Did it work ?  In the prototype it did very well.  Using 5 different phone brands and 3 versions of Android (4.2, 4.3 and 4.4) we tested and tested.  The results were very satisfying : zero failed exchanges and under 1 second succesful connections.  Even after practically destroying one sticker by wearing it down and tearing it almost in two, still produced the lovely sounding bling to indicate a succesful exchange.

No downsides then ?  Well, to be fair, no !   At least not from the technolog and practicality point of view.  This is beyond a doubt a viable way of handling registration.  Of course it still needs to be tested in a real environment.  But the use case has been confirmed.

So what’s keeping us from actually implementing it ?

The first hurdle to take is – to the surprise possibly of many readers that I put this one first – the willingness of organizers to acknowledge that having a person’s name and valid e-mail address (as in a LinkedIn profile) is enough data to establish and develop a long lasting, meaningful, engaged and revenue-generating relationship.  Much more so than asking to fill out a lengthy registration form.  The reason why is because you deliver the value and user experience many business men and women are looking for in a registration process : ease and speed.  And in the case of a LinkedIn profile exchange, you as an organizer get much more information that you can use.  Think about the easy access to data of colleagues, peers and twins.  A complete overview of the person’s curriculum, other activities that he/she is engaged in, interests, endorsements,…   Oh and by the way, all the other registered contacts also get to see who’s registered, so expect a lot more interaction going on at your event.  Plus you can post updates on your event live to this entire audience.

Second hurdle of course is the availability of NFC enabled smartphones.  At least for now.  I’m pretty confident that this hurdle will resolve itself very fast, especially when, as mentioned before, Apple’s smartphone truly get’s into the game.

The third hurdle, people’s unease with this type of registration and the idea of using your phone to get access to an event, will dissolve as quickly as the hardware issue.  Once the technology becomes wider available, the use of a phone to make transactions will become very common and even demanded by your audience.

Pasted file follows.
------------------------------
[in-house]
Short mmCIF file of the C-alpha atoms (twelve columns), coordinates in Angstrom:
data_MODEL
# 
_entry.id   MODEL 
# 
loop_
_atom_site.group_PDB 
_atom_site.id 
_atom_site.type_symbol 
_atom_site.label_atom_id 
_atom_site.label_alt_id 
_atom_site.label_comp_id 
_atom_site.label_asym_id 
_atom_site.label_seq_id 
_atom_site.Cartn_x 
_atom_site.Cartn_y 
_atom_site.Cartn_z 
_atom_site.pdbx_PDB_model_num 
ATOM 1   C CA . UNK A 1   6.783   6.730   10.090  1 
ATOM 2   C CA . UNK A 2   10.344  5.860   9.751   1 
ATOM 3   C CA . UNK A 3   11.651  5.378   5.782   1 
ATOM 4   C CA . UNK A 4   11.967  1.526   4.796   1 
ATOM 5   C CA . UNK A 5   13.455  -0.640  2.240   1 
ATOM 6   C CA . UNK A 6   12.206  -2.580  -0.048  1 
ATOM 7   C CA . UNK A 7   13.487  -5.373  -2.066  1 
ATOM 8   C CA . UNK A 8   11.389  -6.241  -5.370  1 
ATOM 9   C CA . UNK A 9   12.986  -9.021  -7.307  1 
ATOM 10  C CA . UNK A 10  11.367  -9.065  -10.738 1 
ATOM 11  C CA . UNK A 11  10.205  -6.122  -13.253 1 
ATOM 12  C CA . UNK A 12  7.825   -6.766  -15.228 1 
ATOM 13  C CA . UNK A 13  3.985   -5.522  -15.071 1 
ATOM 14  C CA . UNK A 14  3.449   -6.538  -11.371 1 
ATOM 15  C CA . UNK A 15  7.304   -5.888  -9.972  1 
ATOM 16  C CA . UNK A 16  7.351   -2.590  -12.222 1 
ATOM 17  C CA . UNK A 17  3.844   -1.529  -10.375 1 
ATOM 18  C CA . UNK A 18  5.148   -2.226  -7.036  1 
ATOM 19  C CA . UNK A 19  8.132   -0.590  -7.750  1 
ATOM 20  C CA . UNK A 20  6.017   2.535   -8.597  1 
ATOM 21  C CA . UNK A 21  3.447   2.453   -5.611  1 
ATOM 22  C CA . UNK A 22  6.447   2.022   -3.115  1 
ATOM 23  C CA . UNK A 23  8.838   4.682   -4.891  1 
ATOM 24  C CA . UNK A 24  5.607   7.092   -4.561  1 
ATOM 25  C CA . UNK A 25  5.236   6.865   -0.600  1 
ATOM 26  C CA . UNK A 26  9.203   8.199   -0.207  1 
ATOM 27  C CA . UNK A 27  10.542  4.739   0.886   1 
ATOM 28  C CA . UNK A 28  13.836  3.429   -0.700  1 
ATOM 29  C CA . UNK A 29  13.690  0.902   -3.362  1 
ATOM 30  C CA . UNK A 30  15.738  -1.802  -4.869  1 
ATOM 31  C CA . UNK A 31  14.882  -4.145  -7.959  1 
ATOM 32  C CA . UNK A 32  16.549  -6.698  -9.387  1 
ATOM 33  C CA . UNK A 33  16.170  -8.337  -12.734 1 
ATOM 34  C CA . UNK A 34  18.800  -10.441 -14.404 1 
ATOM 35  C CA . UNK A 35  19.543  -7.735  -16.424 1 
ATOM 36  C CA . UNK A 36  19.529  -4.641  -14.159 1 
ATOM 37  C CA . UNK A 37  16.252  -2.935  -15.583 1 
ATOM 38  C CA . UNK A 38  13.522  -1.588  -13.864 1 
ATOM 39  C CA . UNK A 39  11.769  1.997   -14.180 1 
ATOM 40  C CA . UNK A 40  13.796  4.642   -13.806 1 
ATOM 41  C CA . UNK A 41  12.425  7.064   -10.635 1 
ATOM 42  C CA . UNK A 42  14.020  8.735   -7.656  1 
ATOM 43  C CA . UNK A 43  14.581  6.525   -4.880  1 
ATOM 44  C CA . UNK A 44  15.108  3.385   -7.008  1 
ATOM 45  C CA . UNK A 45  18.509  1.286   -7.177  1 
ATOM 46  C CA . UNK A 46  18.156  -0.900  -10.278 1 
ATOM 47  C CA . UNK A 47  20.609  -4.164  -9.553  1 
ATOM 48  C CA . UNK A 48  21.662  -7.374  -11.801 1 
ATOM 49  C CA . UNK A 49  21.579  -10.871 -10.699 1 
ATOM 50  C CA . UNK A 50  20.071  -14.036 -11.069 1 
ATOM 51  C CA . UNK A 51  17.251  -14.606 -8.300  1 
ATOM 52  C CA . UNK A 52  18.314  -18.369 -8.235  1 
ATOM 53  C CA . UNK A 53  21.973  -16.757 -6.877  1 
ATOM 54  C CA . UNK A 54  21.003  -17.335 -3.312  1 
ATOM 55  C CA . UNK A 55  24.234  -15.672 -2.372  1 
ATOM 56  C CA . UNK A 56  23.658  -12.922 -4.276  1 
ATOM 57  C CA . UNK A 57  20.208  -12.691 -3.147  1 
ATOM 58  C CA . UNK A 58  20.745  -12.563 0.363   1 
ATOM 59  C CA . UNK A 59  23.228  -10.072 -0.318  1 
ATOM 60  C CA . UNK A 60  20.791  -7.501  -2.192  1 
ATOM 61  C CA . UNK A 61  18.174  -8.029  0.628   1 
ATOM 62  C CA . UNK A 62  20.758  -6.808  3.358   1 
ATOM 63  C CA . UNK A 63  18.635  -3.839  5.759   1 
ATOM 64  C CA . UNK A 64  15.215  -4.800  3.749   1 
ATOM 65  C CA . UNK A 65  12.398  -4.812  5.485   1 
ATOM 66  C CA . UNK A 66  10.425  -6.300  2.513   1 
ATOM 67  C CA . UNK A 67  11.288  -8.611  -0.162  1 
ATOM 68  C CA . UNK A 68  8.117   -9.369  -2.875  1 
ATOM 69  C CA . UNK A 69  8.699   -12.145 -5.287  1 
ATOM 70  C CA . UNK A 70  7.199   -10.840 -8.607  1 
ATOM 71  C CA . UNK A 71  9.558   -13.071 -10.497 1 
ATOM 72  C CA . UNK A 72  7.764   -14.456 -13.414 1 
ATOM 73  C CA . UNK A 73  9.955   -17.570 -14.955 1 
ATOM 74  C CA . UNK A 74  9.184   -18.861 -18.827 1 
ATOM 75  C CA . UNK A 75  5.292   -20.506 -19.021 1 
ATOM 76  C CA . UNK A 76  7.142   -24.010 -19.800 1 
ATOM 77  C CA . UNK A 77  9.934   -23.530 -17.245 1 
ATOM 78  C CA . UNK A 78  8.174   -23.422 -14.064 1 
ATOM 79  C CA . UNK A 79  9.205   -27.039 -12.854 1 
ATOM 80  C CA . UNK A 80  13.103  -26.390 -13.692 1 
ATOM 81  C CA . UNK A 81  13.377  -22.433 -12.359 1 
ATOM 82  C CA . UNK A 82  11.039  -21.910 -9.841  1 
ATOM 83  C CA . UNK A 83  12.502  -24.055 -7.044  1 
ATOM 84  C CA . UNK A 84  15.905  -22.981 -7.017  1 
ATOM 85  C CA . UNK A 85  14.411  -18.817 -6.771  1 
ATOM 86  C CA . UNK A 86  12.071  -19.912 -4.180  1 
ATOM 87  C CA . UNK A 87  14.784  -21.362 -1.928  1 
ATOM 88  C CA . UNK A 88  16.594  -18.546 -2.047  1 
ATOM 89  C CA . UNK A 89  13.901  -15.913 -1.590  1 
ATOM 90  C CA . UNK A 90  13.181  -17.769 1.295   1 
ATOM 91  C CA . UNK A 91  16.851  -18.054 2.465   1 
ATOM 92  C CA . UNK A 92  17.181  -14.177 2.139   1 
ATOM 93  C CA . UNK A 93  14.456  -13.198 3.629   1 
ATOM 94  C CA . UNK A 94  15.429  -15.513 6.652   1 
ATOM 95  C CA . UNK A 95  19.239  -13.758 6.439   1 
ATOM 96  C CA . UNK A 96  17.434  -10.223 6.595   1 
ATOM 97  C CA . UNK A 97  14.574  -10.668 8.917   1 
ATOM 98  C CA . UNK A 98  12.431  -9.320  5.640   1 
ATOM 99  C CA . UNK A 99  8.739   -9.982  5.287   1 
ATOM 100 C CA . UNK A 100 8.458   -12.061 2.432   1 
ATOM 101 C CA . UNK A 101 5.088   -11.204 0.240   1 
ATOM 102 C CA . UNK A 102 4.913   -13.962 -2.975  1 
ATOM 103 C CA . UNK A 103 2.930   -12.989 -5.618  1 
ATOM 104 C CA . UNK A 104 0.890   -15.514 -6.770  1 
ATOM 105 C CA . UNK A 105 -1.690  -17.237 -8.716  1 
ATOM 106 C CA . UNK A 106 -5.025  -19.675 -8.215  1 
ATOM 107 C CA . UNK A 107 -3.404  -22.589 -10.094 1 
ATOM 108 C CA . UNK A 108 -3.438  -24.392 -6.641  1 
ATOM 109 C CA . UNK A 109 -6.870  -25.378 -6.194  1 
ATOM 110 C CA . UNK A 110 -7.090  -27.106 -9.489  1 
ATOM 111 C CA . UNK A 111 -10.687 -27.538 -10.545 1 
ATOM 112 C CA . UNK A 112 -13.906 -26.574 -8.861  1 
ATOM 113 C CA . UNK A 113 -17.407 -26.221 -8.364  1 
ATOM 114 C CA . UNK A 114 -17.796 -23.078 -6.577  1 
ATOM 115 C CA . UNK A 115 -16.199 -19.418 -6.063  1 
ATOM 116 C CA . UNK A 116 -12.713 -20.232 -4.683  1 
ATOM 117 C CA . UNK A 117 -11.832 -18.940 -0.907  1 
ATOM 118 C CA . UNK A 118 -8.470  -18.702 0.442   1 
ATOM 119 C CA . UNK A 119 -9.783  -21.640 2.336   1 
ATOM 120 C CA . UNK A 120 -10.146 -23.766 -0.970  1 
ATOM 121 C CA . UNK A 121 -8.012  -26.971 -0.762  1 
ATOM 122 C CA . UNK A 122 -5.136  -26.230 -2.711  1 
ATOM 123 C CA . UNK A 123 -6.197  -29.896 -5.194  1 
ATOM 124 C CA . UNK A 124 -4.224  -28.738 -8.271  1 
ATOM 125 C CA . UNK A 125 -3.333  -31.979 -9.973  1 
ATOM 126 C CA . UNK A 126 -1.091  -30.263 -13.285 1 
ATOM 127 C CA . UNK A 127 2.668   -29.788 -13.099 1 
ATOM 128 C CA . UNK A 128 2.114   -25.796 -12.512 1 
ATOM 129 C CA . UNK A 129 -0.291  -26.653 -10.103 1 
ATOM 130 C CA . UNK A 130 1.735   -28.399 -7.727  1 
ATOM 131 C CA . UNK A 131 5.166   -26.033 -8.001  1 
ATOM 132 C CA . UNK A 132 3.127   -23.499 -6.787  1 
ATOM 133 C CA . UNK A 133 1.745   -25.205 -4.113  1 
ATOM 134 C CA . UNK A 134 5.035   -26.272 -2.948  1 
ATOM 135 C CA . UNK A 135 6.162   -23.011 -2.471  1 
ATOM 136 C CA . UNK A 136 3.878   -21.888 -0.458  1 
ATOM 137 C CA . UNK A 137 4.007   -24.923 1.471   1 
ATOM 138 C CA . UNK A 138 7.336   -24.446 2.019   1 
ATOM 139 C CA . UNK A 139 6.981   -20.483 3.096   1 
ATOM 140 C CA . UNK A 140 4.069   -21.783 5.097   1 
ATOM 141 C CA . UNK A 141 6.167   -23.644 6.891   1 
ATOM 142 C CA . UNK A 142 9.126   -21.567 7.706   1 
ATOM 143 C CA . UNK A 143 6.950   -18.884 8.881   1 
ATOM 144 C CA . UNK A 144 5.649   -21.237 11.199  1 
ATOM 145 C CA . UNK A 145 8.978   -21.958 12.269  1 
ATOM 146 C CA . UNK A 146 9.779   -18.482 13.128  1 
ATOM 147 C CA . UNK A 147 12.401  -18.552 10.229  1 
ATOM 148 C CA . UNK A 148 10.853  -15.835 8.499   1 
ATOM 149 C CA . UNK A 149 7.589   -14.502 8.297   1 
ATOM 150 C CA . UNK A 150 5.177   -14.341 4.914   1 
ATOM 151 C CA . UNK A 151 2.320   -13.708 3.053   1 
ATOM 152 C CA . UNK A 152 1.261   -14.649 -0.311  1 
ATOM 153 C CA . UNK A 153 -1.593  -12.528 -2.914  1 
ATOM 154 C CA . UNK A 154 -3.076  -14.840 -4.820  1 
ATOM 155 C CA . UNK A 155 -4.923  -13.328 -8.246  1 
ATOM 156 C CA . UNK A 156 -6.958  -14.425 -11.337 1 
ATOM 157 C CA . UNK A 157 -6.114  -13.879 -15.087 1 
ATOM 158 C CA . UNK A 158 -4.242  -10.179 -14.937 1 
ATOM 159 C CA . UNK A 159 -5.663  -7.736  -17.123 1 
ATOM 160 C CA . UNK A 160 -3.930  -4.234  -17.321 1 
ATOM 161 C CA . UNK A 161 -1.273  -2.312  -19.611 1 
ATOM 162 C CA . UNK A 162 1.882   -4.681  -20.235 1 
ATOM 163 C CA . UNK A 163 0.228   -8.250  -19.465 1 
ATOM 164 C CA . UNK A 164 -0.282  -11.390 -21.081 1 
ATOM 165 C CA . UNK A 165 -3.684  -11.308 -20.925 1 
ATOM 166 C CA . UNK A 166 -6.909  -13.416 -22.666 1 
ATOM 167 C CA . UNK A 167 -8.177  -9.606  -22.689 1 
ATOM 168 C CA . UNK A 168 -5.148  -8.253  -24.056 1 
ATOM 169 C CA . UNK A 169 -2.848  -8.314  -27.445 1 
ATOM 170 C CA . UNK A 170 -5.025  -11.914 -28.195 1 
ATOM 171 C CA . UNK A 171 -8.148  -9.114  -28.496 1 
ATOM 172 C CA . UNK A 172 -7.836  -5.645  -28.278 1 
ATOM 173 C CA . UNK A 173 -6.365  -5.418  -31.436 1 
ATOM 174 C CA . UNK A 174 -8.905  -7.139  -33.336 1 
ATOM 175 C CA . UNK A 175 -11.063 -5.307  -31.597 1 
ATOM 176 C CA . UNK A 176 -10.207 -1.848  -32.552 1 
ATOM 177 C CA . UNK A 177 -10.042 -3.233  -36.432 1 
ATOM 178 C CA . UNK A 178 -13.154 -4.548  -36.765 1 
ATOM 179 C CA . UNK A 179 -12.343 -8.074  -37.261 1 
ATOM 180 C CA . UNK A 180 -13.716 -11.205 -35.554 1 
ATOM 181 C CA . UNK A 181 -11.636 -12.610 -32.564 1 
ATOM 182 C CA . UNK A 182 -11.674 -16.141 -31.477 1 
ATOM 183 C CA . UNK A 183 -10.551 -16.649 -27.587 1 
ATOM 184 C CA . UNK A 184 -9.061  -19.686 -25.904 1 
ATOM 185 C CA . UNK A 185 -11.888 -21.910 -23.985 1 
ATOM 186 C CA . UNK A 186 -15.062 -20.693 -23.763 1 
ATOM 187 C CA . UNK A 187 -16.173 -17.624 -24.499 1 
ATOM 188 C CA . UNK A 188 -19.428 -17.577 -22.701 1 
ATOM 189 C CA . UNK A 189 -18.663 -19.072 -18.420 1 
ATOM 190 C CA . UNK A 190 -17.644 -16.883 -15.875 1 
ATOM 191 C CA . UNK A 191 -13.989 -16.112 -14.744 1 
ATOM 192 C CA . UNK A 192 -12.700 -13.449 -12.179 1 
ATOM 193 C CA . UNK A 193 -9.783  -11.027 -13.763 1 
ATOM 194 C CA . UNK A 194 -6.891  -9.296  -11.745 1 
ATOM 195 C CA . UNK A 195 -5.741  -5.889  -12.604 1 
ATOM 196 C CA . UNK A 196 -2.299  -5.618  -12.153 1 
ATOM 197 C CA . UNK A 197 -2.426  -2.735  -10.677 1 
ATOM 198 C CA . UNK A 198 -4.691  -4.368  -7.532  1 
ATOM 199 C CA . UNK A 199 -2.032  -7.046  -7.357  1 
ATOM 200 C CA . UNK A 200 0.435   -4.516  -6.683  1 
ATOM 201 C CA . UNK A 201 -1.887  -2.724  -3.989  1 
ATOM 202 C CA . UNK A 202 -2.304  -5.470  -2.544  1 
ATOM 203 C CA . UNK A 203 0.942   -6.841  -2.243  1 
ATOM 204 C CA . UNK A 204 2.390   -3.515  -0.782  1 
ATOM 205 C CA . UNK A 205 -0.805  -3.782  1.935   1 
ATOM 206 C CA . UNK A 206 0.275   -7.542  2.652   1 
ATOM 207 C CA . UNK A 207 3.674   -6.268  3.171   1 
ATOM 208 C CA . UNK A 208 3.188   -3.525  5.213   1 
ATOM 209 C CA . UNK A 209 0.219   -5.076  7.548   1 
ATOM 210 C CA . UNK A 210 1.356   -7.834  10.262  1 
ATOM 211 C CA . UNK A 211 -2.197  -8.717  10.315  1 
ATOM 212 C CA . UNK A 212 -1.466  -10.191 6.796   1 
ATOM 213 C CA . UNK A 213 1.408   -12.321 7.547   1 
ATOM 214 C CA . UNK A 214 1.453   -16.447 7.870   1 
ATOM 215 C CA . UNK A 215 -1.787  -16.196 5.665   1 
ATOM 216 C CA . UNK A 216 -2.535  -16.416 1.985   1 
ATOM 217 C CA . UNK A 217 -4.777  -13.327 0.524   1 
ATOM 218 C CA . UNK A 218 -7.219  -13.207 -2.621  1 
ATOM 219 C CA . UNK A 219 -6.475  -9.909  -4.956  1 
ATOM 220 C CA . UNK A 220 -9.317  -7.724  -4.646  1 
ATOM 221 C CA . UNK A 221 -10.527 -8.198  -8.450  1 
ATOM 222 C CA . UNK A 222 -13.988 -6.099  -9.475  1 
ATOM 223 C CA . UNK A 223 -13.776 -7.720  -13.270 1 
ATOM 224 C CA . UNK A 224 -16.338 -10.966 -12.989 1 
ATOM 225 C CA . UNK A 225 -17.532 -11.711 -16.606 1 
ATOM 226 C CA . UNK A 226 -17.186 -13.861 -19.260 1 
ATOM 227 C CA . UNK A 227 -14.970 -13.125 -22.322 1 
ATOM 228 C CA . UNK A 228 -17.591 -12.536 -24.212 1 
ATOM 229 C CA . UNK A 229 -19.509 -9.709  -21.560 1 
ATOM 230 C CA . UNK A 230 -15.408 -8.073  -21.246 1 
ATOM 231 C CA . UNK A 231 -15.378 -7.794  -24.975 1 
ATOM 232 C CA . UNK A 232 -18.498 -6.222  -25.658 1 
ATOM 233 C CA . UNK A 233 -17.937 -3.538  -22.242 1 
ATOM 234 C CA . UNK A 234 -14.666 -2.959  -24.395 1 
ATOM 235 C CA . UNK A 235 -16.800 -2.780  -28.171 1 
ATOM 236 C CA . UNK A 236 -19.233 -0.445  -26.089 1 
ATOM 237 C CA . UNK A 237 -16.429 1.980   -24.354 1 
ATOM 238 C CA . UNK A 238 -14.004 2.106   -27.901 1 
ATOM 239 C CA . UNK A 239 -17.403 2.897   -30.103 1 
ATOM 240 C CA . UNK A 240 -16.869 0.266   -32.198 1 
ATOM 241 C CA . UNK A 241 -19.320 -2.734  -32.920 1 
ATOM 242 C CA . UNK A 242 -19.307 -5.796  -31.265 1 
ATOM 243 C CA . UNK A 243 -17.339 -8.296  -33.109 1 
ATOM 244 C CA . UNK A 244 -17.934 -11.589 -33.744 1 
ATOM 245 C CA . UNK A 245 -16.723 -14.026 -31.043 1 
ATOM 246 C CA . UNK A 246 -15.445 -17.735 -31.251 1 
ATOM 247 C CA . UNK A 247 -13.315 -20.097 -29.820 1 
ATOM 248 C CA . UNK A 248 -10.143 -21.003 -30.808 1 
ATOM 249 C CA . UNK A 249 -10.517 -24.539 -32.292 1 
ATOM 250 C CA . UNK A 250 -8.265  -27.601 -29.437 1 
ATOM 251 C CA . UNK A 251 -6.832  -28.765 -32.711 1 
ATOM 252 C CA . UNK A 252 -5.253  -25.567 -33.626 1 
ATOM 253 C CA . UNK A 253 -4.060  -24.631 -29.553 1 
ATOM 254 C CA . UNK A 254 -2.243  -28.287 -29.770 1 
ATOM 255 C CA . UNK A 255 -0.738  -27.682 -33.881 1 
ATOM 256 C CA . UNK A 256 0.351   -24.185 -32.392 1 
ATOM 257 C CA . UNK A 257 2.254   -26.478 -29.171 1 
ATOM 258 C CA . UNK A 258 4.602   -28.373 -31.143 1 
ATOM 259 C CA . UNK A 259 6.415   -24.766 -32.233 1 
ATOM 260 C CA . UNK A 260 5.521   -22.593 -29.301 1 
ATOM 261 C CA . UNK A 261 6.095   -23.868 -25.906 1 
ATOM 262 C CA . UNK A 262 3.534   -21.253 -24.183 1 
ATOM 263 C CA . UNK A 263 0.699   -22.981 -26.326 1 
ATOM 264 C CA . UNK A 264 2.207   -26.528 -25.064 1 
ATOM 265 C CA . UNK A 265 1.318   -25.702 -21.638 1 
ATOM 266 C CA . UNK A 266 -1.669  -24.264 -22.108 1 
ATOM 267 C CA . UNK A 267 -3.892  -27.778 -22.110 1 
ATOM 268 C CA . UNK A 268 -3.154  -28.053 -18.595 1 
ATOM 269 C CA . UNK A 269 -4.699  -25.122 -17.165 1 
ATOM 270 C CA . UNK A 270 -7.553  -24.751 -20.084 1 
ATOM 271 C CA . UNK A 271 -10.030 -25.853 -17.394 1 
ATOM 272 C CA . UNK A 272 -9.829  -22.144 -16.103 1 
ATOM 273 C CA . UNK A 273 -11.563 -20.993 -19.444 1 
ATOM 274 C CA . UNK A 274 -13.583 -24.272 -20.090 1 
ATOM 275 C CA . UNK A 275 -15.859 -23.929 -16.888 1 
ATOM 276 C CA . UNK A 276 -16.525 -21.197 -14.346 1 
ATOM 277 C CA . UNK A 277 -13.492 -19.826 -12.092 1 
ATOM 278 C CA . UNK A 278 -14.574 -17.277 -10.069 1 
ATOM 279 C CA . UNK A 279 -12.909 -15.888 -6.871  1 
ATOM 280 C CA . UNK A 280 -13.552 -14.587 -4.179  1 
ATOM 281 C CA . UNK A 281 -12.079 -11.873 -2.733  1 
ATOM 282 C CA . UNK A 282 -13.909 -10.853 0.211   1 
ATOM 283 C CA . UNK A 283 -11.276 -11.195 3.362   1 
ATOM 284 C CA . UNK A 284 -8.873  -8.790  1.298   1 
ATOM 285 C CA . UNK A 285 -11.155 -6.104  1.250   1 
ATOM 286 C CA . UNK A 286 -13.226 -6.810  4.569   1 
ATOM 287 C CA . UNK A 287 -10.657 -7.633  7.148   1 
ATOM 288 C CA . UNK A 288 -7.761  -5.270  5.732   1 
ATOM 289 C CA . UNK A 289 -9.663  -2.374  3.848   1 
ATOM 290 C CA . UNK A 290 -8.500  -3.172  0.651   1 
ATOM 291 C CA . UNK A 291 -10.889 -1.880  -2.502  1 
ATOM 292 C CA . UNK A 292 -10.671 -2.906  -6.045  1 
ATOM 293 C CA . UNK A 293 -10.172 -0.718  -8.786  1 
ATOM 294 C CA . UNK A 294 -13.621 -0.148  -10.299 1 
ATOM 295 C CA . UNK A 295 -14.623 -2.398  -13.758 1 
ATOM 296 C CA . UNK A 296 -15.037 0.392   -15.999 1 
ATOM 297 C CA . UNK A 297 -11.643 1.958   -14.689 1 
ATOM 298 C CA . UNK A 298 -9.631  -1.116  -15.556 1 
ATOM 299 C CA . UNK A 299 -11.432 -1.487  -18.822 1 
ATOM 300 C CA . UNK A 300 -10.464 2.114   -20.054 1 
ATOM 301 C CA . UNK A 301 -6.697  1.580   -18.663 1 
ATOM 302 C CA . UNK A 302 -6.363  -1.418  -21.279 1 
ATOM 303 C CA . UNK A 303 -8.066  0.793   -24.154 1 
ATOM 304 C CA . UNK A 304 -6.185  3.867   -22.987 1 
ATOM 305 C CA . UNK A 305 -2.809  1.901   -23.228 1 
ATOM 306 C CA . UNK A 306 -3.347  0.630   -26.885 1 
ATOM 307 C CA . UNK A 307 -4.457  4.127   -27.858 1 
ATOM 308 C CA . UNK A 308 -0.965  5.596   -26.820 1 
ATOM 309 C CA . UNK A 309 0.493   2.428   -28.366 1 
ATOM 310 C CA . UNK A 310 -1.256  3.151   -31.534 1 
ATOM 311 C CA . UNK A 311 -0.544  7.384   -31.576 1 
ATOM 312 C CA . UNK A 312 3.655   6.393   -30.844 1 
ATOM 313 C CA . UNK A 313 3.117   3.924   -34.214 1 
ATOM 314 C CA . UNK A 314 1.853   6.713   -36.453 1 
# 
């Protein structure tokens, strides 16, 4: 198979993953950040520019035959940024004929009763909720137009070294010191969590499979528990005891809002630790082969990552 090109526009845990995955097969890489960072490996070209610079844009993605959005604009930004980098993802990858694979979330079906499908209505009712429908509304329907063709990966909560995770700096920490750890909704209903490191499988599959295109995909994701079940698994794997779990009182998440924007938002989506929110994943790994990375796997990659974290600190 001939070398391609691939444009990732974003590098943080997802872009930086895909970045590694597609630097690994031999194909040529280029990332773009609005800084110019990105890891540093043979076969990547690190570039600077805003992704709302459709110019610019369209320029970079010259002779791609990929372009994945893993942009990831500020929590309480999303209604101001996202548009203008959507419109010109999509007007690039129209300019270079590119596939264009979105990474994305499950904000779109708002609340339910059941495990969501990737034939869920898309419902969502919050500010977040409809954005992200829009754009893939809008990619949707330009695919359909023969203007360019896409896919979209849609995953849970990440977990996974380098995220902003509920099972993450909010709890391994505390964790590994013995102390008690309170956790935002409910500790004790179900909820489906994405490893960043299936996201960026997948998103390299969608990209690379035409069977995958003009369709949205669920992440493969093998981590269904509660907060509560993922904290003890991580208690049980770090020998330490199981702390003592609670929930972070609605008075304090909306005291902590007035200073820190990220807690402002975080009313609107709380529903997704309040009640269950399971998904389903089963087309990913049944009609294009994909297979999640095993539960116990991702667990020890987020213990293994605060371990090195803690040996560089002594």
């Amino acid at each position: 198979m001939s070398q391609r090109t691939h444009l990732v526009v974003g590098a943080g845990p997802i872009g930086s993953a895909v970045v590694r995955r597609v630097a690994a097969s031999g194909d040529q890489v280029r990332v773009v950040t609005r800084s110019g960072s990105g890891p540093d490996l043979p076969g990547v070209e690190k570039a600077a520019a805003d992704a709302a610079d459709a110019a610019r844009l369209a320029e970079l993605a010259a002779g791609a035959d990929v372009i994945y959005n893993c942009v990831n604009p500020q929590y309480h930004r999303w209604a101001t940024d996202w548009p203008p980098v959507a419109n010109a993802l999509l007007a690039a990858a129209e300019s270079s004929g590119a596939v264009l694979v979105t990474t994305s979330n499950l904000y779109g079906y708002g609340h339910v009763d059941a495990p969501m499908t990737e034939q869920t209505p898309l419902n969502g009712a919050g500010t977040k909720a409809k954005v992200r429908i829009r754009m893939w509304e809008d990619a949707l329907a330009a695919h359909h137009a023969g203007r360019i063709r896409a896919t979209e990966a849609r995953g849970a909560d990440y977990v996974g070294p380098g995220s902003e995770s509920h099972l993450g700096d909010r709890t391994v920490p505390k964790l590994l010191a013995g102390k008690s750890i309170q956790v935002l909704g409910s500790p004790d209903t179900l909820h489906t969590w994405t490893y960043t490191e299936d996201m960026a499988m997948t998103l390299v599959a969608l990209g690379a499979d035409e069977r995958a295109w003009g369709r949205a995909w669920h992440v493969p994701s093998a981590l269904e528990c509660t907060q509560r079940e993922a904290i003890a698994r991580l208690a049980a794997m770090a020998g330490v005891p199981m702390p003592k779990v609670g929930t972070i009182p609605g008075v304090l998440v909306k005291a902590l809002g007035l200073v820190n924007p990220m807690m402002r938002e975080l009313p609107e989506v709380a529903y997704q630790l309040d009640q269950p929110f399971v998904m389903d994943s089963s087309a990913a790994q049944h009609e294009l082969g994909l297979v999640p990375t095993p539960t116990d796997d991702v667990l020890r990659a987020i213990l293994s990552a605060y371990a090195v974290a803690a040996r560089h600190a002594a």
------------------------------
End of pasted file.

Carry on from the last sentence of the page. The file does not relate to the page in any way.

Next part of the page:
The last hurdle is that every attendee’s phone using the NFC solution has to be online.  And yes, while in some event locations you’ll still search vainly for a free Wifi, that number is rapidly dropping and most smartphone business users hava an active, always-on 3G/4G data subscription.

Is the method described and used in this prototype the ultimate way to do fast-lane registration ?  Probably not, there’s hundreds of ways of doing that, but it’s a viable effort with enough promising test results to develop it further.  Moreover, NFC’s hype can be a catalyst for a wave of innovation in the ever traditional trade show and congress industry.

Are you thinking about using NFC or RFID solutions in your next event, or did you already experiment yourself ?  Just post a remark to share your thoughts.

Neem een voorbeeld aan de retail – deel 2

In het vorige deel zagen we al welke vergelijkingen getrokken kunnen worden tussen retail en de wereld van (vak)beurzen.  In dit deel gaan we op zoek naar de toekomst van offline, voor de “brick-and-mortar” winkel en trekken dat door op event-venues en (vak)beurzen.

De winkel

Zeggen of schrijven dat de winkel dood is lijkt me een geweldige overdrijving.  Er is wel duidelijk sprake van een transformatie, maar zeker niet het einde.  Je zou kunnen doemdenken en stellen dat er binnenkort alleen nog maar e-commerce zal zijn en dat fysieke winkels dood zijn, maar dat soort toekomst zie ik niet, en ik denk dat ook consumenten dat niet willen.  Het is mijn overtuiging dat mensen graag winkelen en graag verrast worden door een onverwachte vondst in een winkel.  Shopping of winkelen draait net zo veel om entertainment en betrokkenheid als om noodzakelijkheid en nut.


intelligent touch-screen met pasfunctie